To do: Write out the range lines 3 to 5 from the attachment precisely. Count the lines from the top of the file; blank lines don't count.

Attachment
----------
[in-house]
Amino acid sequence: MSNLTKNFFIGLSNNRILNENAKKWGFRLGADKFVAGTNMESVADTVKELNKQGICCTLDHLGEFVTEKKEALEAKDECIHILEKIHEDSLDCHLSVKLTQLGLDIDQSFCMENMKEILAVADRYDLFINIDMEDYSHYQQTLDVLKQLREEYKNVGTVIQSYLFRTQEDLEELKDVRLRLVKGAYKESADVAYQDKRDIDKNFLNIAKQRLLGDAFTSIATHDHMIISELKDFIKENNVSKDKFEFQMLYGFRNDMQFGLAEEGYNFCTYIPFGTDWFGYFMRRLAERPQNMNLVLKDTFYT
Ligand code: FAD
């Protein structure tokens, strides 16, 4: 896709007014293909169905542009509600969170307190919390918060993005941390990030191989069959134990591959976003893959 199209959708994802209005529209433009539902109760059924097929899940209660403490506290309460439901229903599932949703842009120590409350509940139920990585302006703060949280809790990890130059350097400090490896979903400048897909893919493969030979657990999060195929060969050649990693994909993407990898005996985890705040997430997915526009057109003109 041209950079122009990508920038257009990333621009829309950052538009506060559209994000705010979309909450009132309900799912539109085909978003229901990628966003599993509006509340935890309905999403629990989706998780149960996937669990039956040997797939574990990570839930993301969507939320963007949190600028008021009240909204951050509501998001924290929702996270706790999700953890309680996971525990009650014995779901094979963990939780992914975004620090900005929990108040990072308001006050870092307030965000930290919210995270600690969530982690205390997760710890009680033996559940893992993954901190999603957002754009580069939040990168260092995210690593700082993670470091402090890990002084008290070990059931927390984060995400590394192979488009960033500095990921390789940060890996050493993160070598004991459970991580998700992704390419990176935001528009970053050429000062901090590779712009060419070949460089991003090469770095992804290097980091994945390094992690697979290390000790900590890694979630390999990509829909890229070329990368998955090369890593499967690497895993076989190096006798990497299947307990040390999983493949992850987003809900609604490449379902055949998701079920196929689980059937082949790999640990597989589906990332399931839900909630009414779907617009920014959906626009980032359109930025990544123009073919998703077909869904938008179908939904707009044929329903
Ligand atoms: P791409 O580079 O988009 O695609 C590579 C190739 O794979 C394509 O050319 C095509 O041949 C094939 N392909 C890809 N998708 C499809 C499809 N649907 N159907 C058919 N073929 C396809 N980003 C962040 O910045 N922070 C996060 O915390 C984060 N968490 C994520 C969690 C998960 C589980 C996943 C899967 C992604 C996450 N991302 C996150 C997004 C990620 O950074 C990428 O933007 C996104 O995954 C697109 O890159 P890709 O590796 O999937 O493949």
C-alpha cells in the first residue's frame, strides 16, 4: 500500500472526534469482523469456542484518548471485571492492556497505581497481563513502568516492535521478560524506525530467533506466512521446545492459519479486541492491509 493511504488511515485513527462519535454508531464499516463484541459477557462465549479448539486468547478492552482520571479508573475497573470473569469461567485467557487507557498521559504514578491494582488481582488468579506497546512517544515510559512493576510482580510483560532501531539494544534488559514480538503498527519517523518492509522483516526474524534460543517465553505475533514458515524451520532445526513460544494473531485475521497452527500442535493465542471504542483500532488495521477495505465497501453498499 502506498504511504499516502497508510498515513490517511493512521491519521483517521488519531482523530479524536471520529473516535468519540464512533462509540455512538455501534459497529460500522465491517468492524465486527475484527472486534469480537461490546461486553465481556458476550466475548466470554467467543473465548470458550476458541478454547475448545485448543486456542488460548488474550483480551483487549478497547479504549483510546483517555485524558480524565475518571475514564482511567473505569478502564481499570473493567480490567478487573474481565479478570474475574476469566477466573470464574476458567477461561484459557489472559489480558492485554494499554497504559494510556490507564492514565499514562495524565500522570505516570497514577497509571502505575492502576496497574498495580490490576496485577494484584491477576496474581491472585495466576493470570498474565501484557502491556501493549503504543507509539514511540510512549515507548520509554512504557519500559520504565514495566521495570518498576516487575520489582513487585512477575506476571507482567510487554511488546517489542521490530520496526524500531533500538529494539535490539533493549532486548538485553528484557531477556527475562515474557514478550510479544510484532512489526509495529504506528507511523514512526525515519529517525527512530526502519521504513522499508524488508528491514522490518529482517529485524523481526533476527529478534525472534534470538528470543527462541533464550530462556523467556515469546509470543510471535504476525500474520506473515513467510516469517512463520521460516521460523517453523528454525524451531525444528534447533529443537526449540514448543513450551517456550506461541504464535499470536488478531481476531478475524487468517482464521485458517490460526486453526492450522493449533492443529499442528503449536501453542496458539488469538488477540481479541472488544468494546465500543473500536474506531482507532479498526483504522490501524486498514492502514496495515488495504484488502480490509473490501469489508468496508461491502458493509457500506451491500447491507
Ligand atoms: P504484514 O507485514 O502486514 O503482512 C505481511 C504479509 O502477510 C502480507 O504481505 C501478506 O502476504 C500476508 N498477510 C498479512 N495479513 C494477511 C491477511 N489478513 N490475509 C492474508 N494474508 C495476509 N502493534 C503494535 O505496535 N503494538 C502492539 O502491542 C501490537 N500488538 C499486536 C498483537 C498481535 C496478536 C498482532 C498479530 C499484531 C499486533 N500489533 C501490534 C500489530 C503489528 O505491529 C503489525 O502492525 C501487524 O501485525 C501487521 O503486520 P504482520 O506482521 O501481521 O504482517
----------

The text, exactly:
Ligand code: FAD
């Protein structure tokens, strides 16, 4: 896709007014293909169905542009509600969170307190919390918060993005941390990030191989069959134990591959976003893959 199209959708994802209005529209433009539902109760059924097929899940209660403490506290309460439901229903599932949703842009120590409350509940139920990585302006703060949280809790990890130059350097400090490896979903400048897909893919493969030979657990999060195929060969050649990693994909993407990898005996985890705040997430997915526009057109003109 041209950079122009990508920038257009990333621009829309950052538009506060559209994000705010979309909450009132309900799912539109085909978003229901990628966003599993509006509340935890309905999403629990989706998780149960996937669990039956040997797939574990990570839930993301969507939320963007949190600028008021009240909204951050509501998001924290929702996270706790999700953890309680996971525990009650014995779901094979963990939780992914975004620090900005929990108040990072308001006050870092307030965000930290919210995270600690969530982690205390997760710890009680033996559940893992993954901190999603957002754009580069939040990168260092995210690593700082993670470091402090890990002084008290070990059931927390984060995400590394192979488009960033500095990921390789940060890996050493993160070598004991459970991580998700992704390419990176935001528009970053050429000062901090590779712009060419070949460089991003090469770095992804290097980091994945390094992690697979290390000790900590890694979630390999990509829909890229070329990368998955090369890593499967690497895993076989190096006798990497299947307990040390999983493949992850987003809900609604490449379902055949998701079920196929689980059937082949790999640990597989589906990332399931839900909630009414779907617009920014959906626009980032359109930025990544123009073919998703077909869904938008179908939904707009044929329903
Ligand atoms: P791409 O580079 O988009 O695609 C590579 C190739 O794979 C394509 O050319 C095509 O041949 C094939 N392909 C890809 N998708 C499809 C499809 N649907 N159907 C058919 N073929 C396809 N980003 C962040 O910045 N922070 C996060 O915390 C984060 N968490 C994520 C969690 C998960 C589980 C996943 C899967 C992604 C996450 N991302 C996150 C997004 C990620 O950074 C990428 O933007 C996104 O995954 C697109 O890159 P890709 O590796 O999937 O493949």